Presidents and Parliaments

I don’t wish to dwell on this in particular, but let me start here:

Trump slammed outgoing House Speaker Paul Ryan, R-Wis., tweeting that Ryan “should be focusing on holding the Majority” instead of weighing in on the president’s push to end the Constitution’s guarantee of birthright citizenship.

Trump tweeted that Ryan shouldn’t offer “his opinions on Birthright Citizenship, something he knows nothing about!”

Trump has said he can end the right to citizenship for babies born to non-U.S. citizens on American soil with an executive order. And he has argued that the right isn’t covered by the 14th Amendment, even though the text of the constitutional amendment says that “all persons born or naturalized” in the U.S. are citizens.

Ryan, who is retiring, said Tuesday that Trump couldn’t “end birthright citizenship with an executive order.”

As a matter of fact, Trump can probably do exactly that (see here and here).

My real point though is to focus on the difference between the American presidential system and our Parliamentary system. In a presidential system, presidents are elected in their own right and once elected become an independent locus of power, with the constitutional authority to make decisions and enforce the law. In a parliamentary system, the head of government is the leader of the majority party in the House of Representatives (or the House of Commons in the UK and Canada) and is hemmed in by the necessity for cabinet solidarity.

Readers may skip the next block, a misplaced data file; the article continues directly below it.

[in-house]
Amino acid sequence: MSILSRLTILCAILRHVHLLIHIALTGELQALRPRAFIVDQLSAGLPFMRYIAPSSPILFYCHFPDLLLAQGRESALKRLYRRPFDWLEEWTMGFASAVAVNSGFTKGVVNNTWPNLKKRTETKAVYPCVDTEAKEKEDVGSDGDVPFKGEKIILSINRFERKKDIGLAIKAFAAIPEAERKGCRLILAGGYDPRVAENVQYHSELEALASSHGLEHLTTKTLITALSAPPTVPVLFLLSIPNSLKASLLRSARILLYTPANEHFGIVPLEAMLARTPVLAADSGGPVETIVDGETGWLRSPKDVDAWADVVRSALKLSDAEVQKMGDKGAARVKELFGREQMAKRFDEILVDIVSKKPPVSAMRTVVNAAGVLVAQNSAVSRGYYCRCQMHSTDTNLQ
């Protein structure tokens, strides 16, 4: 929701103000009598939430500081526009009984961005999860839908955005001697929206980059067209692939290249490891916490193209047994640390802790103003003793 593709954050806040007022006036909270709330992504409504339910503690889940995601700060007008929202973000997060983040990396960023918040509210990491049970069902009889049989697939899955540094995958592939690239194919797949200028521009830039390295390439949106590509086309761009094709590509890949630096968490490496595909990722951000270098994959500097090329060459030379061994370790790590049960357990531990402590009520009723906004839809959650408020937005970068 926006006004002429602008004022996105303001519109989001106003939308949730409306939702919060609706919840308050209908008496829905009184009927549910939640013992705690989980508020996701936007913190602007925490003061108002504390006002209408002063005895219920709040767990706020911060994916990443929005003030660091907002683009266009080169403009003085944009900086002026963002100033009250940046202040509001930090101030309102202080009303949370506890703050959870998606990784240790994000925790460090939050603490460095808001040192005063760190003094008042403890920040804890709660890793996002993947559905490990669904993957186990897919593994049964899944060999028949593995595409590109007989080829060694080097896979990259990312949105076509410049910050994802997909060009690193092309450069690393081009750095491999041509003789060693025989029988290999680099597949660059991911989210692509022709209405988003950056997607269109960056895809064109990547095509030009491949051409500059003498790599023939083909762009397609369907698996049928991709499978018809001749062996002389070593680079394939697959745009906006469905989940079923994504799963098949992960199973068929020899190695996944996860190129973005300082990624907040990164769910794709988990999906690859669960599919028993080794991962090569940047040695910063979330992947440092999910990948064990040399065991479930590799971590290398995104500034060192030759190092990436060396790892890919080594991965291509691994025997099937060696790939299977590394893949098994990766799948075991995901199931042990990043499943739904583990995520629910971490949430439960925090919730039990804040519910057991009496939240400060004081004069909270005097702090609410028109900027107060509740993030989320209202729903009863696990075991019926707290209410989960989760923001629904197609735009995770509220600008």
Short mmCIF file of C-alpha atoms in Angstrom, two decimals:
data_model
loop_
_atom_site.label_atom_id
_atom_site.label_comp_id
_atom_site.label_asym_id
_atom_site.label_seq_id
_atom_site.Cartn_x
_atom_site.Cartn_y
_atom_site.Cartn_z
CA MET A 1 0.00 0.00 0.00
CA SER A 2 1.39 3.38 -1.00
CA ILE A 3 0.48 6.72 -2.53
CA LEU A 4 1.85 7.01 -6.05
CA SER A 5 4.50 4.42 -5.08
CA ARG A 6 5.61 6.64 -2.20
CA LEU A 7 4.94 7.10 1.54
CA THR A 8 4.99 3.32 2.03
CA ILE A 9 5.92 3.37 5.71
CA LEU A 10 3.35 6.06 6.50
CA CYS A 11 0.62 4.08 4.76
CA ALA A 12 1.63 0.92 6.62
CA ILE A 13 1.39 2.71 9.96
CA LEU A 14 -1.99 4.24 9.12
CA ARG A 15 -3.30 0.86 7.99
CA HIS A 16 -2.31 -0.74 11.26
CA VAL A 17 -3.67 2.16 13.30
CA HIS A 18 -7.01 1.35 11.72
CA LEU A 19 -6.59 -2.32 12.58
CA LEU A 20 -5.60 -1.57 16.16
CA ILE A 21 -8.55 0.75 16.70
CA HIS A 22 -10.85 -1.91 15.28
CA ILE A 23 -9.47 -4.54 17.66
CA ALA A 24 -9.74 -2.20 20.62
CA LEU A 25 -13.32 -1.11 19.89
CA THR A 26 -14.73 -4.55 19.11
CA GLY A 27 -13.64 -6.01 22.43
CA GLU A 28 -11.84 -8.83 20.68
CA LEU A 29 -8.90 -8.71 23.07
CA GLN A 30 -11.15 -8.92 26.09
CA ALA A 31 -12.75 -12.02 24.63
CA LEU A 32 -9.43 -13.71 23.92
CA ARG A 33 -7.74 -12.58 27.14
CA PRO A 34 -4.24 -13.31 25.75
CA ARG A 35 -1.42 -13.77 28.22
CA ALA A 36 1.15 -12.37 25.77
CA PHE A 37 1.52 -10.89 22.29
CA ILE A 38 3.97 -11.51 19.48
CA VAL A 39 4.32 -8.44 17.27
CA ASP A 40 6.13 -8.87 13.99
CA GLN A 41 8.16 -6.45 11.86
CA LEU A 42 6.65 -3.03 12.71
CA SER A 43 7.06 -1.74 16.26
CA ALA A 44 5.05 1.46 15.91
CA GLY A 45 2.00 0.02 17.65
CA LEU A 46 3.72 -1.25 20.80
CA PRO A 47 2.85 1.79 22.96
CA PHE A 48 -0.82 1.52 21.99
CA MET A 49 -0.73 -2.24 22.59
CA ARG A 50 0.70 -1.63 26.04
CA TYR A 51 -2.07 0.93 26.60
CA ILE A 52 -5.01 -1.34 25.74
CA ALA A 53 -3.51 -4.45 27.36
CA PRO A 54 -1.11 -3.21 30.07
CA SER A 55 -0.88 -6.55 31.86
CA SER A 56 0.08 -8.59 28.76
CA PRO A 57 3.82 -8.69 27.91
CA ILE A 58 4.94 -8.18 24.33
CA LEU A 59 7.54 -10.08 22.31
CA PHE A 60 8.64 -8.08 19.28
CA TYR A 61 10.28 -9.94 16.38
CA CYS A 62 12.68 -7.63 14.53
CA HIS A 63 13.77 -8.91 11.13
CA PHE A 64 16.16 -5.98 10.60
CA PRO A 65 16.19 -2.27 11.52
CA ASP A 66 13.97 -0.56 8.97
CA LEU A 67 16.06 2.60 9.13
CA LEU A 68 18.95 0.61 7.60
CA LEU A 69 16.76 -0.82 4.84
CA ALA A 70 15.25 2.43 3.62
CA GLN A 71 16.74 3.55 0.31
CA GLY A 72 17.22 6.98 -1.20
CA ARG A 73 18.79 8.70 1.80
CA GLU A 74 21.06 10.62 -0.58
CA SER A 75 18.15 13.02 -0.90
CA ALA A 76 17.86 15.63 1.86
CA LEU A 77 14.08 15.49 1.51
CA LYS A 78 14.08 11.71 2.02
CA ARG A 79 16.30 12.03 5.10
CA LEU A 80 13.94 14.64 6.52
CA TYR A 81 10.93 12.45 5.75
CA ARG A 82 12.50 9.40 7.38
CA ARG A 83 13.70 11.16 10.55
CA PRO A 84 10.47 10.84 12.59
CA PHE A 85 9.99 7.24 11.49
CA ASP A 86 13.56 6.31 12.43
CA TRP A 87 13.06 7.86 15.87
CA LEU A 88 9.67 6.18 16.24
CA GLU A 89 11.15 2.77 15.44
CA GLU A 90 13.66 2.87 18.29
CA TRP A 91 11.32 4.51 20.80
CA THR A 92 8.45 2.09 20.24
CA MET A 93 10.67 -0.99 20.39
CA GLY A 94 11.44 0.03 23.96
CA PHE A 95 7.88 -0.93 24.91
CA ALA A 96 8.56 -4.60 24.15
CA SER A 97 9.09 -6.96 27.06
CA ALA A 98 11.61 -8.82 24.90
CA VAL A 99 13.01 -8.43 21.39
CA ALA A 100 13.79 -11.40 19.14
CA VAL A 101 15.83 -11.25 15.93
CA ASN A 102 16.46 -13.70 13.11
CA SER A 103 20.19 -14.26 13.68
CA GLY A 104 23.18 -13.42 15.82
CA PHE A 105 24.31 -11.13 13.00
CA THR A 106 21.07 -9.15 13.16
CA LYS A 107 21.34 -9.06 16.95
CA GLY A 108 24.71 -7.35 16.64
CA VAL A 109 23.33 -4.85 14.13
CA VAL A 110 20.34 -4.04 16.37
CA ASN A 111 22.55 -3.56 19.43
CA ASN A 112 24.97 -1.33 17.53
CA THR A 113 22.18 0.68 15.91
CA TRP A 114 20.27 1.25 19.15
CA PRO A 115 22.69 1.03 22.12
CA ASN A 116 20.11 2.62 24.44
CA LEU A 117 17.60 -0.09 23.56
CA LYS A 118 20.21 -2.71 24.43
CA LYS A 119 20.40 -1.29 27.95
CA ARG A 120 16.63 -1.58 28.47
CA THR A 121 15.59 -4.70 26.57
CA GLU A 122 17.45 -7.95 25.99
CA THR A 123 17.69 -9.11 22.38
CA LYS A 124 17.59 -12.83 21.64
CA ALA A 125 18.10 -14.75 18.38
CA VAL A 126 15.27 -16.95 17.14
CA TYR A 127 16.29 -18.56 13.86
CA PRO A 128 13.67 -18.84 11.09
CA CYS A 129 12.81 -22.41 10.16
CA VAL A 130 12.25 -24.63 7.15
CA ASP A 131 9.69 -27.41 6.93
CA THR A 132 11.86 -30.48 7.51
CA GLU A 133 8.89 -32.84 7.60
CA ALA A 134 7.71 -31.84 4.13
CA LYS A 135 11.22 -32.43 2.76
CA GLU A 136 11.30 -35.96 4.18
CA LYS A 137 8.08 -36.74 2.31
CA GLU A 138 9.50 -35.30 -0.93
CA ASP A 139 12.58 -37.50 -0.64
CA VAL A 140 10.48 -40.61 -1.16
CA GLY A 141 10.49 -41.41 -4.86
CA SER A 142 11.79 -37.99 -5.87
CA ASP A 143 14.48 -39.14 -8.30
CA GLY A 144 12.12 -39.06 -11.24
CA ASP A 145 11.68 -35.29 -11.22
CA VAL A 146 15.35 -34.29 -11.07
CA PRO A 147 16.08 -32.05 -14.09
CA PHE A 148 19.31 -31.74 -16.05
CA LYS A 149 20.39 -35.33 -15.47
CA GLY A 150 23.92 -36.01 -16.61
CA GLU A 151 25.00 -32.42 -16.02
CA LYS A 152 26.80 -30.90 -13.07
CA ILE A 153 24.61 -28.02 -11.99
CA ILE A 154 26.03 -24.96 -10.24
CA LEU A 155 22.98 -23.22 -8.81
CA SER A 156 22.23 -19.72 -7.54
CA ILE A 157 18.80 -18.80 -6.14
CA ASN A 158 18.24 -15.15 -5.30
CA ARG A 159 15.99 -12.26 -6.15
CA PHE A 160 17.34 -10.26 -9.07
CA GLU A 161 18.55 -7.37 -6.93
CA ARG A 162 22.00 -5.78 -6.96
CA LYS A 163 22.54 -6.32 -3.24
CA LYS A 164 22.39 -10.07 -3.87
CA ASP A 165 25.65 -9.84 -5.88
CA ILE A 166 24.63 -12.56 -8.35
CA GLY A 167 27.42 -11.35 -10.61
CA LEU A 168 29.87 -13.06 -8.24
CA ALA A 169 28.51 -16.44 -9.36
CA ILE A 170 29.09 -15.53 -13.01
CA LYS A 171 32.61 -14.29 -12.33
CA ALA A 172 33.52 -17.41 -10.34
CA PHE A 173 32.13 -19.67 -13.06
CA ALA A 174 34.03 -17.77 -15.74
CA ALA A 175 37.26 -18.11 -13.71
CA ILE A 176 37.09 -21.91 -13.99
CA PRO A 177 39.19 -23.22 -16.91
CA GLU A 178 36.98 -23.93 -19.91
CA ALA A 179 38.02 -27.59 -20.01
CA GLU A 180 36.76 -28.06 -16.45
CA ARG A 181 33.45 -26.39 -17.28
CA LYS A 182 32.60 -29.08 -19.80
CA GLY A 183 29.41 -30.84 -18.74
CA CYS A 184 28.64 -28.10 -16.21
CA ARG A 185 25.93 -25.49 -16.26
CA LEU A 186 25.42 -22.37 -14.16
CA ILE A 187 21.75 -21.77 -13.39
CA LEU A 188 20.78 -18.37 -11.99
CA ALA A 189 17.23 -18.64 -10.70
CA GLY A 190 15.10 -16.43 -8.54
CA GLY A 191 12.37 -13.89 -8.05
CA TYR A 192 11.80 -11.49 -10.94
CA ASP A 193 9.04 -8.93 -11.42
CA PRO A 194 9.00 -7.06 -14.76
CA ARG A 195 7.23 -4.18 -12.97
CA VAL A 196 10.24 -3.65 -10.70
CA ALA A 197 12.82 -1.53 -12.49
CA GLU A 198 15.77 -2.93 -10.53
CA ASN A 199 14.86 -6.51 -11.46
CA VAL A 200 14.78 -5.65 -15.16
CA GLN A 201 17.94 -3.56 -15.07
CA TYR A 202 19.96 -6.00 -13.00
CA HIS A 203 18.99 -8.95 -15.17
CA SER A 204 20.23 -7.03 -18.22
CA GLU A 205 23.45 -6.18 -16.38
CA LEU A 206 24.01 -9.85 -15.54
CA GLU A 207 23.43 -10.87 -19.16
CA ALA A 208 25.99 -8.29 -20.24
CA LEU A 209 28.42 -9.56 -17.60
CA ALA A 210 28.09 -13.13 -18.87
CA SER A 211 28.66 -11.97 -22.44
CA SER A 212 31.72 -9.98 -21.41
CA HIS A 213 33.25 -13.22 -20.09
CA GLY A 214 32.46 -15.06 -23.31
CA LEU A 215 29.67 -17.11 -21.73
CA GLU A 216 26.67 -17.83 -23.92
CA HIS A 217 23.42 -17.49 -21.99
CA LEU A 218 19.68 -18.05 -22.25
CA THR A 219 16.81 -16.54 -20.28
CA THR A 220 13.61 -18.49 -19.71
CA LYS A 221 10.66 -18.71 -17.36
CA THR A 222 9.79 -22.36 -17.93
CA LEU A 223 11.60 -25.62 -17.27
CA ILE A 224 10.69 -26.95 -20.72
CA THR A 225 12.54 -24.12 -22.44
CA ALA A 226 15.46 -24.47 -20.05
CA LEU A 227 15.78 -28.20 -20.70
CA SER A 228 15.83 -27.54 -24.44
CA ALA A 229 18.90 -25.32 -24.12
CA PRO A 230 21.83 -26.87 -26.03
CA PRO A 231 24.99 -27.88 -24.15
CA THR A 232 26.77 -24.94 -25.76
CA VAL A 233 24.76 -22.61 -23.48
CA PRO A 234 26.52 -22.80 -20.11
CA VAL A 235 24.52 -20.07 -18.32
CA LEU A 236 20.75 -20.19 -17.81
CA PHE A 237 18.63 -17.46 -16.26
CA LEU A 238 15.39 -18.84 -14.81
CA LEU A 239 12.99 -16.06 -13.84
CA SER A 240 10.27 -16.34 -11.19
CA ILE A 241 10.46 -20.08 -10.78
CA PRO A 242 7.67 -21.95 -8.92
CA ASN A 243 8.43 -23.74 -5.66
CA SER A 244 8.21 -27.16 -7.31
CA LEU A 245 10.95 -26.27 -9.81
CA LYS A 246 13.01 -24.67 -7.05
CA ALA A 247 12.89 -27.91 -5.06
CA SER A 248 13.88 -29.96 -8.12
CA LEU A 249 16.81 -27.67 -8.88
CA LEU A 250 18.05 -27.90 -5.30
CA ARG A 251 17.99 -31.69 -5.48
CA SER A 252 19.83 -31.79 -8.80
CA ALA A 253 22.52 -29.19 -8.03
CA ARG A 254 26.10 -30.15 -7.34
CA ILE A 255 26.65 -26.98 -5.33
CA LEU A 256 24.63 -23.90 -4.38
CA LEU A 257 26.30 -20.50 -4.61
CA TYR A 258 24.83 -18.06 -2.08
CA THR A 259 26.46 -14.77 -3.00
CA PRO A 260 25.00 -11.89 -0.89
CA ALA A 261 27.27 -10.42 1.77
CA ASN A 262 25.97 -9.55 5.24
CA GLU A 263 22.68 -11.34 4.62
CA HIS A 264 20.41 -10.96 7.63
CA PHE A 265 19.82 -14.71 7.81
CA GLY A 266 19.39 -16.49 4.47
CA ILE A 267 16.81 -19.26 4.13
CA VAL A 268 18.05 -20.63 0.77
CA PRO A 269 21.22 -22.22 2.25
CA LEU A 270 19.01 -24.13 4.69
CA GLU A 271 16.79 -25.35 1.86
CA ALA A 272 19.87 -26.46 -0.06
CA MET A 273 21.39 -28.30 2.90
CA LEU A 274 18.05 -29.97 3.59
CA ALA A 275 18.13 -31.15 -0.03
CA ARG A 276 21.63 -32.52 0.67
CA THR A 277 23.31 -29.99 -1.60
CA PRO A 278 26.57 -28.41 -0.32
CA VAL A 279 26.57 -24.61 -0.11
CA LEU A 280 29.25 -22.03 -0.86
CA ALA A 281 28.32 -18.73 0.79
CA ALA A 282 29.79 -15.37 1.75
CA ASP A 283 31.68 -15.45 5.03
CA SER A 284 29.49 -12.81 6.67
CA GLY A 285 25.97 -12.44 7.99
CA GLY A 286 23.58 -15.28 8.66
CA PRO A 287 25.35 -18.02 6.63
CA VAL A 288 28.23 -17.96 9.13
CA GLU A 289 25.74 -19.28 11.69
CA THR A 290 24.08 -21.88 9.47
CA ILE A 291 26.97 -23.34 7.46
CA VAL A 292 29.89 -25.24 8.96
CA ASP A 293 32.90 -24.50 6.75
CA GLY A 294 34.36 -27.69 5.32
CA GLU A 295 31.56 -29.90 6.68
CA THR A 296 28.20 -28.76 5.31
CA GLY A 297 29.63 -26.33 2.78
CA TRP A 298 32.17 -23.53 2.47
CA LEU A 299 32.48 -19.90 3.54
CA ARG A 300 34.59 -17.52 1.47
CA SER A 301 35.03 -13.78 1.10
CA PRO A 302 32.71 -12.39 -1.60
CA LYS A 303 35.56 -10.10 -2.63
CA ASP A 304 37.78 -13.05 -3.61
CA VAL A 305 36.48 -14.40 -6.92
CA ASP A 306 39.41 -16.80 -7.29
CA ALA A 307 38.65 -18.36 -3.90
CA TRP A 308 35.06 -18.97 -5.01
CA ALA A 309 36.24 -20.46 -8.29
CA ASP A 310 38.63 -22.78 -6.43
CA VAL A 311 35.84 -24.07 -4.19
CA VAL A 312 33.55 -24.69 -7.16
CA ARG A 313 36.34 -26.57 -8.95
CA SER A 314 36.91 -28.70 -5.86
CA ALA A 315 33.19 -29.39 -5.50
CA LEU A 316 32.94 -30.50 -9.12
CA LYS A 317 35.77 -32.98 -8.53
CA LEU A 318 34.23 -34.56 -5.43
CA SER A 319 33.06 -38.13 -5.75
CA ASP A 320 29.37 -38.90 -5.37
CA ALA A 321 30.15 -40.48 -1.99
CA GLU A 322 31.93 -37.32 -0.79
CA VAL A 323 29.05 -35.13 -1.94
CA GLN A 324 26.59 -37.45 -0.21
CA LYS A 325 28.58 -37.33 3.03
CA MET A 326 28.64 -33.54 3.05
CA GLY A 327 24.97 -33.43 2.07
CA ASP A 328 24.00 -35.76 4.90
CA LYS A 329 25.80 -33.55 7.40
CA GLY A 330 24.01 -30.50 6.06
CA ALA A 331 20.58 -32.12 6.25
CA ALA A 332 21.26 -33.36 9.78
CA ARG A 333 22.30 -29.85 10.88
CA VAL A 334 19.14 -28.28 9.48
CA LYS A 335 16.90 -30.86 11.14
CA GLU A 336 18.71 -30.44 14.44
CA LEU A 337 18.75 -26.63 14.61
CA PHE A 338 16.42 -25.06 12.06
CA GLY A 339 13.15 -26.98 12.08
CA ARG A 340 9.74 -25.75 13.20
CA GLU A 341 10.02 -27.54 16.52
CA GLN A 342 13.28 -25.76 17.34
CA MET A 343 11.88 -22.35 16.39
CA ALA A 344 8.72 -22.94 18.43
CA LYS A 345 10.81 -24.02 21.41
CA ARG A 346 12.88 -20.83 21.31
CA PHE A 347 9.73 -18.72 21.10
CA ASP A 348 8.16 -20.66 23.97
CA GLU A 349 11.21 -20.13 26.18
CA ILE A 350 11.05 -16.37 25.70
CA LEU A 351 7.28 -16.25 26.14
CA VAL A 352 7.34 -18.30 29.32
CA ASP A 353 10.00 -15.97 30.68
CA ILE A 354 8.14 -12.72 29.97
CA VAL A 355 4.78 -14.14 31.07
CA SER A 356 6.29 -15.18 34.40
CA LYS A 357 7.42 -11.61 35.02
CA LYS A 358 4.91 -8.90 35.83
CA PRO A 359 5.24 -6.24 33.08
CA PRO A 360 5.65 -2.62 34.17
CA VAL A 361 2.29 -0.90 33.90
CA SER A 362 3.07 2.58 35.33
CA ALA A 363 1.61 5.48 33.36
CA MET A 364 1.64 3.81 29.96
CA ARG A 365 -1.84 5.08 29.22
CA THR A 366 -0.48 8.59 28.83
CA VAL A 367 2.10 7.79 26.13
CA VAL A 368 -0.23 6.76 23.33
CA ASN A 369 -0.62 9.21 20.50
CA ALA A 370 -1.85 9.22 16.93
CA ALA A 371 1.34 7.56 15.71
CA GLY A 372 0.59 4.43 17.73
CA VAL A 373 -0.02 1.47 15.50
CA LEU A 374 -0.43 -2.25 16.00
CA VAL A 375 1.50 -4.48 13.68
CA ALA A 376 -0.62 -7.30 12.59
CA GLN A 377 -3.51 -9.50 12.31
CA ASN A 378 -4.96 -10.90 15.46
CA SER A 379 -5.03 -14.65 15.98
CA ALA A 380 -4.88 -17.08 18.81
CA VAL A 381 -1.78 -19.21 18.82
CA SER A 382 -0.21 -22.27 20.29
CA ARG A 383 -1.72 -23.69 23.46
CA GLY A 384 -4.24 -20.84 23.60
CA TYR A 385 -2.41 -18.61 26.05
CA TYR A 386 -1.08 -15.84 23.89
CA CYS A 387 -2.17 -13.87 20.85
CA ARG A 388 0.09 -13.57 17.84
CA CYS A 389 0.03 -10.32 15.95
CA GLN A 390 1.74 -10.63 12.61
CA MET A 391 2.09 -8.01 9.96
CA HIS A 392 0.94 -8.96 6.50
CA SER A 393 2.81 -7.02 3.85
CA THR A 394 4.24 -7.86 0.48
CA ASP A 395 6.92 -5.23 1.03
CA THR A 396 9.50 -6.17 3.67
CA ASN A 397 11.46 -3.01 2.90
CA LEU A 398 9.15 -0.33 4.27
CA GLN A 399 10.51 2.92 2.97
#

Therefore, if the US had a parliamentary system, Paul Ryan, as the “Speaker of the House” would have been Prime Minister (and Nancy Pelosi before that). A Donald Trump would have had zero chance to have had any influence whatsoever on American policy – unless he owned Facebook, Google or Twitter.

The differences are immense when it comes to understanding just how much of a free hand a Prime Minister in Australia has. Neither Tony nor Malcolm had a free hand in making policy decisions stick. Nor can Scott Morrison. It is the party room that matters with some PMs achieving a freer hand than others. So when I say that Tony Abbott was our Donald Trump, I only mean that both were trying to achieve the same kinds of ends, all the while recognising there are different sets of constraints imposed by the institutional structures of our two very different political systems.

The plain reality is that there are massive constraints in every system that make it difficult to achieve particular ends. Global warming hysteria, to take one example, is mainstream and we might consider ourselves lucky that we are only going to blow another $15 billion on climate change. Of course, had Hillary been elected President instead of PDT, even that would have been small change. There is a deep state everywhere.

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